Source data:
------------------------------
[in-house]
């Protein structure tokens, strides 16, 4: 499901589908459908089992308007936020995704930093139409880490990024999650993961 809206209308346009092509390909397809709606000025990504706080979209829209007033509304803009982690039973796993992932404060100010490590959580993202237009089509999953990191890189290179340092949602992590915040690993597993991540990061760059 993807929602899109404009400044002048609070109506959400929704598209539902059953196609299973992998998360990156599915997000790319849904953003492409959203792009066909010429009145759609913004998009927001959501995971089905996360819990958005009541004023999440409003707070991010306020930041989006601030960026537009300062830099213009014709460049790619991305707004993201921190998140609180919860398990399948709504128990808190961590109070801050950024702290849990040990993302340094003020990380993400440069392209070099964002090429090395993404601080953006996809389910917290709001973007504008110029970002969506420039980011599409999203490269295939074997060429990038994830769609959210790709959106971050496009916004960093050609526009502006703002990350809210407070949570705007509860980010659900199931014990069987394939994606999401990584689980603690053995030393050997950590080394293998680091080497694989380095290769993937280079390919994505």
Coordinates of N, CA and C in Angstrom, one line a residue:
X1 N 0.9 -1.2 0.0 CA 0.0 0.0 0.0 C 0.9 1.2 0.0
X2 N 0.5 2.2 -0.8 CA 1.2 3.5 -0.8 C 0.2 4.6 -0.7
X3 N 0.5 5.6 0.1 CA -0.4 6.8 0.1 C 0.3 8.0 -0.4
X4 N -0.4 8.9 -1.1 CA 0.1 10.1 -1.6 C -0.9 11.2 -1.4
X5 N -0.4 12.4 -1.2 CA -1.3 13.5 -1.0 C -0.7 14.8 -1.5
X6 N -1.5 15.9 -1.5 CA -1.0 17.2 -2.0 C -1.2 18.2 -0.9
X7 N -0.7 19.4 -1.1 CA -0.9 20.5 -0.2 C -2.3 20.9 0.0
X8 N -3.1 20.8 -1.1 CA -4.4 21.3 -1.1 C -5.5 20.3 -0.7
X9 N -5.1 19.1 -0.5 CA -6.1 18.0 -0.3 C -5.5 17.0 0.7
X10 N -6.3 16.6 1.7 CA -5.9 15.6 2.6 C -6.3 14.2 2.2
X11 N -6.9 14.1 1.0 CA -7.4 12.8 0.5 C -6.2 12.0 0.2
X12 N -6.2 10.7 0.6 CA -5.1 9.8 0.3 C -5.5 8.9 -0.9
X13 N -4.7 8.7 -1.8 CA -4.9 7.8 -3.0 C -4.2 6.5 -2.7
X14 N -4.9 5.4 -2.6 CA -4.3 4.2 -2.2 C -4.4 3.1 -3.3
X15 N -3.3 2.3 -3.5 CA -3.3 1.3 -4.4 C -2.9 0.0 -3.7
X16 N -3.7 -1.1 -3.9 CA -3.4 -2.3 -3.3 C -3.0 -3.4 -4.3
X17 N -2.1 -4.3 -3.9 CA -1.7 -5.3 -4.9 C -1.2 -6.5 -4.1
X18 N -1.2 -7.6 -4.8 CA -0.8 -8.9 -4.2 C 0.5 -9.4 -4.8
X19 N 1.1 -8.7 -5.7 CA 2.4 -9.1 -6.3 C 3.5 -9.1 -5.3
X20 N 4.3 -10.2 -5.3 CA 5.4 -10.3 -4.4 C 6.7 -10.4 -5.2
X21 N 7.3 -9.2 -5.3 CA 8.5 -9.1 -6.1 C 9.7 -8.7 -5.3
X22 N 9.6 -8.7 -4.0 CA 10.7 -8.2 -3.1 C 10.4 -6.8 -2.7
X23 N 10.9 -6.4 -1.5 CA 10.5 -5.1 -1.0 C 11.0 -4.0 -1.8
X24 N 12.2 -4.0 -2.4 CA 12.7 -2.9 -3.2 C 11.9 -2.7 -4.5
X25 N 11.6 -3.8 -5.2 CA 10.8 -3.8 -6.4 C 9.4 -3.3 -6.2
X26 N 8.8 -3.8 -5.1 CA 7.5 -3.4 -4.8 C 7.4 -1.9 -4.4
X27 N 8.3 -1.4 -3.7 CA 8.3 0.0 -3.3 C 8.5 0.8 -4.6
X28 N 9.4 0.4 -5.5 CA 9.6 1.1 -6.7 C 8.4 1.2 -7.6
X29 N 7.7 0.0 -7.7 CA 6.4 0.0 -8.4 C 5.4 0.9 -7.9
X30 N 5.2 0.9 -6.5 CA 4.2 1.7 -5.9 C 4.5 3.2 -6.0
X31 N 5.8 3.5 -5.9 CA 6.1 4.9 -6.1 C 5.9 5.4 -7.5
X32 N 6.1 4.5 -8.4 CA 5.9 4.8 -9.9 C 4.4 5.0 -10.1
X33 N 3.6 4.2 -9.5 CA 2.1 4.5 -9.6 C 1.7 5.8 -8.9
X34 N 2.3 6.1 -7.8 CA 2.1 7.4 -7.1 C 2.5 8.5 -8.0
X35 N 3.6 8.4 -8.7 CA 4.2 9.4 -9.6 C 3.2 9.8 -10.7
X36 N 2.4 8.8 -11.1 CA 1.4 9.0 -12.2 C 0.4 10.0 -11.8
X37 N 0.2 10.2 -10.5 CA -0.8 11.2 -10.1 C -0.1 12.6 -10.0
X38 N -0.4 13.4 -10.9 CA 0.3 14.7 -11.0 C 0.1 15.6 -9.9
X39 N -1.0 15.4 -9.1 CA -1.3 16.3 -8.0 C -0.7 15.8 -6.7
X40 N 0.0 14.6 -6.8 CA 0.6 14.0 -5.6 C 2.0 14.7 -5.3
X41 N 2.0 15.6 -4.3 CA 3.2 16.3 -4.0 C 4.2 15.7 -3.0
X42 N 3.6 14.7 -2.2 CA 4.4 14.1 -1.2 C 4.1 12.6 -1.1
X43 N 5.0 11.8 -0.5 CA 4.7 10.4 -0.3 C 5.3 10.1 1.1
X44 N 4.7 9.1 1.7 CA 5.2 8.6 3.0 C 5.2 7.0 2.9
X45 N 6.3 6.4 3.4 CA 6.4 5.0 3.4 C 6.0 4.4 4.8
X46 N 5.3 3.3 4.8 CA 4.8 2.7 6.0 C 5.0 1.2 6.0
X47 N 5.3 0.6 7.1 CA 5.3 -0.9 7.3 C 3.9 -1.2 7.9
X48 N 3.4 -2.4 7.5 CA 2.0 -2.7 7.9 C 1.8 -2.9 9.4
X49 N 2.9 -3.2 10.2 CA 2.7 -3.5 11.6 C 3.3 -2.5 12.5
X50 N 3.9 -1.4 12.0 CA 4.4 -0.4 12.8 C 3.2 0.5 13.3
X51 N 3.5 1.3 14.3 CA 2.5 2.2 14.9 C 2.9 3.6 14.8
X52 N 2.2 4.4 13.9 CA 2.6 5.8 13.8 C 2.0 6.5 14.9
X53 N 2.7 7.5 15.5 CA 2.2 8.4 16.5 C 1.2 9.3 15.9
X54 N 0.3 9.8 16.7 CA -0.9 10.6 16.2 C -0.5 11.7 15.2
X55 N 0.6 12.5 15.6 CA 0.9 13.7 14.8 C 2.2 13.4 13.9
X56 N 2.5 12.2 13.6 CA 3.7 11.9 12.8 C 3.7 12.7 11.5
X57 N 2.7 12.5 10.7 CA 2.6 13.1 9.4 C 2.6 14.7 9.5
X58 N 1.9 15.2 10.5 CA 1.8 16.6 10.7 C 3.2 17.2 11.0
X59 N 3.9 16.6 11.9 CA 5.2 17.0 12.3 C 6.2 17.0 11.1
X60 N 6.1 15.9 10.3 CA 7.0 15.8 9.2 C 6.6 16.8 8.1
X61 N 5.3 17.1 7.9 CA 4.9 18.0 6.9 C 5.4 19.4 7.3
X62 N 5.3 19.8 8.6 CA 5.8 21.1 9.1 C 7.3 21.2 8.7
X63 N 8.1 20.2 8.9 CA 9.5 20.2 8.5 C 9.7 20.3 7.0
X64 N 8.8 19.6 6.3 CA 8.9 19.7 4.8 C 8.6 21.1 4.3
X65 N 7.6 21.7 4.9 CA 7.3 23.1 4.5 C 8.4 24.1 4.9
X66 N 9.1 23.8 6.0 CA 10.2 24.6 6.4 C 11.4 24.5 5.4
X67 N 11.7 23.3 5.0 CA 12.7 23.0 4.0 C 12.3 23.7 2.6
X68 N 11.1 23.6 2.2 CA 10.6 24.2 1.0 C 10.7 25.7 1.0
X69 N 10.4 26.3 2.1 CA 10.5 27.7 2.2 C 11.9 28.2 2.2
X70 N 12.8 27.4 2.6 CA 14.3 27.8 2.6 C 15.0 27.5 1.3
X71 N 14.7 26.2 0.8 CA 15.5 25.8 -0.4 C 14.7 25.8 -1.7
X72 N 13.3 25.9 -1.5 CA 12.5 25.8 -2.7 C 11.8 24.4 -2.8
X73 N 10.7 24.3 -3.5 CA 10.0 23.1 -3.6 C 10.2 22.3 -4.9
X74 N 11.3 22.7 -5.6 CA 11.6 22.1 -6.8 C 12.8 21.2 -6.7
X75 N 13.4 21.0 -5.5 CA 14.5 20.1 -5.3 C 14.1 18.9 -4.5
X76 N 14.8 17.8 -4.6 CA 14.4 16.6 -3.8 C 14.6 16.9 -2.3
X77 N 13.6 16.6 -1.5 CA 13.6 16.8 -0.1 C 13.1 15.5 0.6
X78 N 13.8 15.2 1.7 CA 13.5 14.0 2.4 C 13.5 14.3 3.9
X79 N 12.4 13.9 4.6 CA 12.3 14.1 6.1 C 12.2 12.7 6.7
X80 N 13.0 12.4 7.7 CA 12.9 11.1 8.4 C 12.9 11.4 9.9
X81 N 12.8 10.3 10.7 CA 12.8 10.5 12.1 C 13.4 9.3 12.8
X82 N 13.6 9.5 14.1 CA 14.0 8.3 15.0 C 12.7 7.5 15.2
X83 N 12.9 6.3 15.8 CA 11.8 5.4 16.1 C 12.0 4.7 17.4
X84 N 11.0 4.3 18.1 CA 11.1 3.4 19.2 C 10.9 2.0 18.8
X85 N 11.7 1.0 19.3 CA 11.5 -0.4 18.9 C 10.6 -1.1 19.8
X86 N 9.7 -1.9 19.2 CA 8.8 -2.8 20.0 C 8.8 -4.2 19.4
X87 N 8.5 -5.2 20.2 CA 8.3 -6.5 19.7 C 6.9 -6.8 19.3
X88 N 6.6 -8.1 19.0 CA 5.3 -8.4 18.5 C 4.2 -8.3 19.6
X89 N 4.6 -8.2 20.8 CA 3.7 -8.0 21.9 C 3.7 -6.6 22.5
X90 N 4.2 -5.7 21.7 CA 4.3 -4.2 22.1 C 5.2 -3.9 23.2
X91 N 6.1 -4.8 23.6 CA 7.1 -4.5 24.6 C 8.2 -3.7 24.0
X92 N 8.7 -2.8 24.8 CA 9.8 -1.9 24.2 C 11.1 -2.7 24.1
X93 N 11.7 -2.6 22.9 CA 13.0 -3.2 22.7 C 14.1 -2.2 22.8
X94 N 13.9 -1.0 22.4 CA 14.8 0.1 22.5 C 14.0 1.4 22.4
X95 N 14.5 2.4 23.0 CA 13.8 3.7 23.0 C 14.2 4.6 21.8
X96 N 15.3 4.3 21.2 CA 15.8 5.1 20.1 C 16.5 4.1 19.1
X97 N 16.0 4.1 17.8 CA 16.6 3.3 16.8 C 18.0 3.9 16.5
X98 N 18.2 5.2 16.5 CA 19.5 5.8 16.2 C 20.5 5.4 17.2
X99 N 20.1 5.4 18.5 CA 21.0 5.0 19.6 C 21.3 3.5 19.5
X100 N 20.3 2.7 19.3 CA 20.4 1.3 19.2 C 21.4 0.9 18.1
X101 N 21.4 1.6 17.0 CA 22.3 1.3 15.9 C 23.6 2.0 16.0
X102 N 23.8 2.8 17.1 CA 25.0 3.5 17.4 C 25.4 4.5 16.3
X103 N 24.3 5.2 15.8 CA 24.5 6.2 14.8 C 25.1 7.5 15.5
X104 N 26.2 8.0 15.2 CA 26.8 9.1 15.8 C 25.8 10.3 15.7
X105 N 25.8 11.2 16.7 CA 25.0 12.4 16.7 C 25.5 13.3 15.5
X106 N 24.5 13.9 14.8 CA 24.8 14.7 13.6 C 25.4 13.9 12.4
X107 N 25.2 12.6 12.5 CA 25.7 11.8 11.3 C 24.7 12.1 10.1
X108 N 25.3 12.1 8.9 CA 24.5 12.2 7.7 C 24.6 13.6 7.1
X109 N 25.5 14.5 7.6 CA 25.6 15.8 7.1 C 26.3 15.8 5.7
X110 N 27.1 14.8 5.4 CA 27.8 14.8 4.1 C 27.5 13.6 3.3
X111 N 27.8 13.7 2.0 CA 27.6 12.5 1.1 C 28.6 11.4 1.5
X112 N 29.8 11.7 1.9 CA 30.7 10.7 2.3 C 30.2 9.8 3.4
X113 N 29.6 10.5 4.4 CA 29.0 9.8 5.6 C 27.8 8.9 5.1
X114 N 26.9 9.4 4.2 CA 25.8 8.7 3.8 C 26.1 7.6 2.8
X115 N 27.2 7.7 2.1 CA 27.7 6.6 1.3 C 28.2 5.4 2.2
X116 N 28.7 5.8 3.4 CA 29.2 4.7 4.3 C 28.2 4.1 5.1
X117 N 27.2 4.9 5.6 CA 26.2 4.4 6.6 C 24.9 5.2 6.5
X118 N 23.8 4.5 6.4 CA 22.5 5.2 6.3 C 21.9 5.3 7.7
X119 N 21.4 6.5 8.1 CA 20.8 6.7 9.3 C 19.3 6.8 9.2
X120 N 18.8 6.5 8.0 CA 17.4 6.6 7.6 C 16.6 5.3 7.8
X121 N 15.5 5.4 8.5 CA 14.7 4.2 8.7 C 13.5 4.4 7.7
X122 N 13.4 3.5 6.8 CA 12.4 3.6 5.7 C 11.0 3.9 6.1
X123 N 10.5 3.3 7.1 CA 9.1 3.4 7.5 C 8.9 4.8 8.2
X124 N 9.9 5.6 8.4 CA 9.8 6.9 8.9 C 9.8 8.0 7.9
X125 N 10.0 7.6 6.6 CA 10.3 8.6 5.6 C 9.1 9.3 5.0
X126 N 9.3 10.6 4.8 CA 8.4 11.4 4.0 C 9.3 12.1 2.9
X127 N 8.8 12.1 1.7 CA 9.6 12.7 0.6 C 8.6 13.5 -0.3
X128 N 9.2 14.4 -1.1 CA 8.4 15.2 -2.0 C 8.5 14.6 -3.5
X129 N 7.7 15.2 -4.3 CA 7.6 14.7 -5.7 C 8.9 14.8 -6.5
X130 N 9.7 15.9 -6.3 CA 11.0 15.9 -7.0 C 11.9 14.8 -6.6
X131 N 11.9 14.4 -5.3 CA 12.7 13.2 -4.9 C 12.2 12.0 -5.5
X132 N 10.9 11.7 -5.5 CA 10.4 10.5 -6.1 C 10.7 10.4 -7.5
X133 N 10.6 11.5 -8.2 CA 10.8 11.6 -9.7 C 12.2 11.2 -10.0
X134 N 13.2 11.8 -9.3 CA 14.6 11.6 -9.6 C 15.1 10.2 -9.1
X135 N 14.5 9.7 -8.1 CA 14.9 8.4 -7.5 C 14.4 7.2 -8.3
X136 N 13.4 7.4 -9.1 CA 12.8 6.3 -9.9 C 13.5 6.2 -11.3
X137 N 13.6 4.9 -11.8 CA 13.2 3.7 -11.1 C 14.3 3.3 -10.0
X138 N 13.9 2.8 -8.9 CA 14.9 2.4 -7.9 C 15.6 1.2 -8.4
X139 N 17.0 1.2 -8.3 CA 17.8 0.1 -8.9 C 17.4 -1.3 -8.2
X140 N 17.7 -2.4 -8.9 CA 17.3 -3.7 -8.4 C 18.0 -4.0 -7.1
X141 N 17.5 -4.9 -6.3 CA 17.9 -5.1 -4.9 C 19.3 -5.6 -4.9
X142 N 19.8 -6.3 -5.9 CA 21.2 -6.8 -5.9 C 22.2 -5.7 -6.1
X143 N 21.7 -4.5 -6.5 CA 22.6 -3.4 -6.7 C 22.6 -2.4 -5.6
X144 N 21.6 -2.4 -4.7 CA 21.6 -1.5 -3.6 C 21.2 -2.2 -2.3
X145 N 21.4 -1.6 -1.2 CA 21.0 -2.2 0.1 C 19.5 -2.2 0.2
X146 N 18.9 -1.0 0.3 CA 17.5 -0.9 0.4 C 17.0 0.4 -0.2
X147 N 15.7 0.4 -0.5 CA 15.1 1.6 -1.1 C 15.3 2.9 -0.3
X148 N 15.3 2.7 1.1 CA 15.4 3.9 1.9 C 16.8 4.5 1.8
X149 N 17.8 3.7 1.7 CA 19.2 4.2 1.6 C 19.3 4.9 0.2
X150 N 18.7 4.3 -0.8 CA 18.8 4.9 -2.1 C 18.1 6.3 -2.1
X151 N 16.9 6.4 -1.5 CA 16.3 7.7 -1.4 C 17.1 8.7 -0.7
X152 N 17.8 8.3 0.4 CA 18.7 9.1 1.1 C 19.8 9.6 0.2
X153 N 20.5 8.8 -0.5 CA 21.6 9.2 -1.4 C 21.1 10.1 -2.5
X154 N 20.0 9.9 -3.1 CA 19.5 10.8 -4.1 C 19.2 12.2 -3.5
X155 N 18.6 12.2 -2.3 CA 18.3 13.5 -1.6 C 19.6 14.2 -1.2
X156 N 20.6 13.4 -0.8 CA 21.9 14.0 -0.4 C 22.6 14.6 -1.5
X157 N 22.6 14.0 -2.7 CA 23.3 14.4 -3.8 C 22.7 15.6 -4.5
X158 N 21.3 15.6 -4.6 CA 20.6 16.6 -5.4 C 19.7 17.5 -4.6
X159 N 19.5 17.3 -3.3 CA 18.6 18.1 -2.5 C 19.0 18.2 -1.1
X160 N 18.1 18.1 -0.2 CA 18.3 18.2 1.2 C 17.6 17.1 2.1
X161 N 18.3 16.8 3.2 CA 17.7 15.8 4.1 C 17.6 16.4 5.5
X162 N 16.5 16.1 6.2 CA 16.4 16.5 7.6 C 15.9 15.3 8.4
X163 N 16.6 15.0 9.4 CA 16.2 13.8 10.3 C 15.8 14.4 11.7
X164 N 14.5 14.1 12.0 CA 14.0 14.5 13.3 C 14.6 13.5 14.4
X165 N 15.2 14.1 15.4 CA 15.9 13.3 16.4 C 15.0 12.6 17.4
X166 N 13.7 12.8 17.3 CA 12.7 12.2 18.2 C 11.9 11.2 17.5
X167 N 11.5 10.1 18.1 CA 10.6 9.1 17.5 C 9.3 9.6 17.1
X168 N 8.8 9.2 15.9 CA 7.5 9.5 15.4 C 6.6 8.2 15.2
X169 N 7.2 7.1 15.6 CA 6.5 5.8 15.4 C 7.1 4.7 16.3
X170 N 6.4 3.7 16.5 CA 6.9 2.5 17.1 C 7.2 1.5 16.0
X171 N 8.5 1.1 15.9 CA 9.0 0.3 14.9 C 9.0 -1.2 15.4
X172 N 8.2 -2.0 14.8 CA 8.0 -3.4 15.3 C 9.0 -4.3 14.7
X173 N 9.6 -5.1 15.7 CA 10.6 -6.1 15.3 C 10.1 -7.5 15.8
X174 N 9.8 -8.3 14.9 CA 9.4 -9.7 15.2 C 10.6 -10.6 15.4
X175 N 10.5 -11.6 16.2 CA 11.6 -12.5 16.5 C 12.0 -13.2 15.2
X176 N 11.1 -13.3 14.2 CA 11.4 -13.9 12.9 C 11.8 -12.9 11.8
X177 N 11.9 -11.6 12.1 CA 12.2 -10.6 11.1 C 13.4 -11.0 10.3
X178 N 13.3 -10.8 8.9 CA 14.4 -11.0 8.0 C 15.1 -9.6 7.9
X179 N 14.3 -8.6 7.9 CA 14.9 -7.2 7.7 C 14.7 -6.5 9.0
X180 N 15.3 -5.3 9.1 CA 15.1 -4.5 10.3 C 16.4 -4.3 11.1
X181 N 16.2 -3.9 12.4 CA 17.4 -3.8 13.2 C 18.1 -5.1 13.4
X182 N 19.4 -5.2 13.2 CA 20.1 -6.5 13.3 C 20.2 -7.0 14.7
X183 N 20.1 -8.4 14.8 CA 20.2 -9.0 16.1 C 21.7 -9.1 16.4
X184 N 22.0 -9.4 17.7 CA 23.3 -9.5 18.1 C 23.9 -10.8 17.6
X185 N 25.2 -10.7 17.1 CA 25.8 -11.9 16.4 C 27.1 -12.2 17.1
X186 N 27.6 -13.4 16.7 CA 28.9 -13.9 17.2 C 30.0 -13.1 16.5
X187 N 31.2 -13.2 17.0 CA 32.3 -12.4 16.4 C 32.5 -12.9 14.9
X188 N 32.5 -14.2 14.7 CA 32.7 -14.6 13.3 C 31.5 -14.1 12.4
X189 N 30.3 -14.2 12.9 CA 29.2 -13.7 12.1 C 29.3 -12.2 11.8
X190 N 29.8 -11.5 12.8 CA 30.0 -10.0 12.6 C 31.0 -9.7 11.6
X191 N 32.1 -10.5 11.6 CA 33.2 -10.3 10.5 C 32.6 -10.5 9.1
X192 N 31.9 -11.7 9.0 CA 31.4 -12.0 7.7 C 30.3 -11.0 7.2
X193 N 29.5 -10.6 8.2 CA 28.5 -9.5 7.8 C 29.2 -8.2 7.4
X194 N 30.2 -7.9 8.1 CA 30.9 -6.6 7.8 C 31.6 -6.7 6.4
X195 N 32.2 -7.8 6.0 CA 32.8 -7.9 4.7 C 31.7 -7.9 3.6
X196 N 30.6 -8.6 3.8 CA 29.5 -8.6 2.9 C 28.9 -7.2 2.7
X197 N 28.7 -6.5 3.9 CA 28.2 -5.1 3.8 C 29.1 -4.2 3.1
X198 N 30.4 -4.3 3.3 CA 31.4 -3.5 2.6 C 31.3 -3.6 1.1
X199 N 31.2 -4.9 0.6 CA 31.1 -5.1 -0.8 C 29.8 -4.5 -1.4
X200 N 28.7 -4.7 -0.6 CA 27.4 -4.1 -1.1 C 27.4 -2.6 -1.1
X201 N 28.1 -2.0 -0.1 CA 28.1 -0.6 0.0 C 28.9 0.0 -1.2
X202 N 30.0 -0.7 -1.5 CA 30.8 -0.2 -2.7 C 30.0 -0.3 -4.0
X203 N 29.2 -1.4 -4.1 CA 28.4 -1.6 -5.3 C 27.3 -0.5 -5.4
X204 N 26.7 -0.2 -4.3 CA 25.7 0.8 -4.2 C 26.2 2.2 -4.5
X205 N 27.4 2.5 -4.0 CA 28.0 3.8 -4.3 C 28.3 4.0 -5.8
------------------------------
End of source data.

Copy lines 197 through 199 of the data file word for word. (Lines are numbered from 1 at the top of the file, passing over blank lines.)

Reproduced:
X194 N 30.2 -7.9 8.1 CA 30.9 -6.6 7.8 C 31.6 -6.7 6.4
X195 N 32.2 -7.8 6.0 CA 32.8 -7.9 4.7 C 31.7 -7.9 3.6
X196 N 30.6 -8.6 3.8 CA 29.5 -8.6 2.9 C 28.9 -7.2 2.7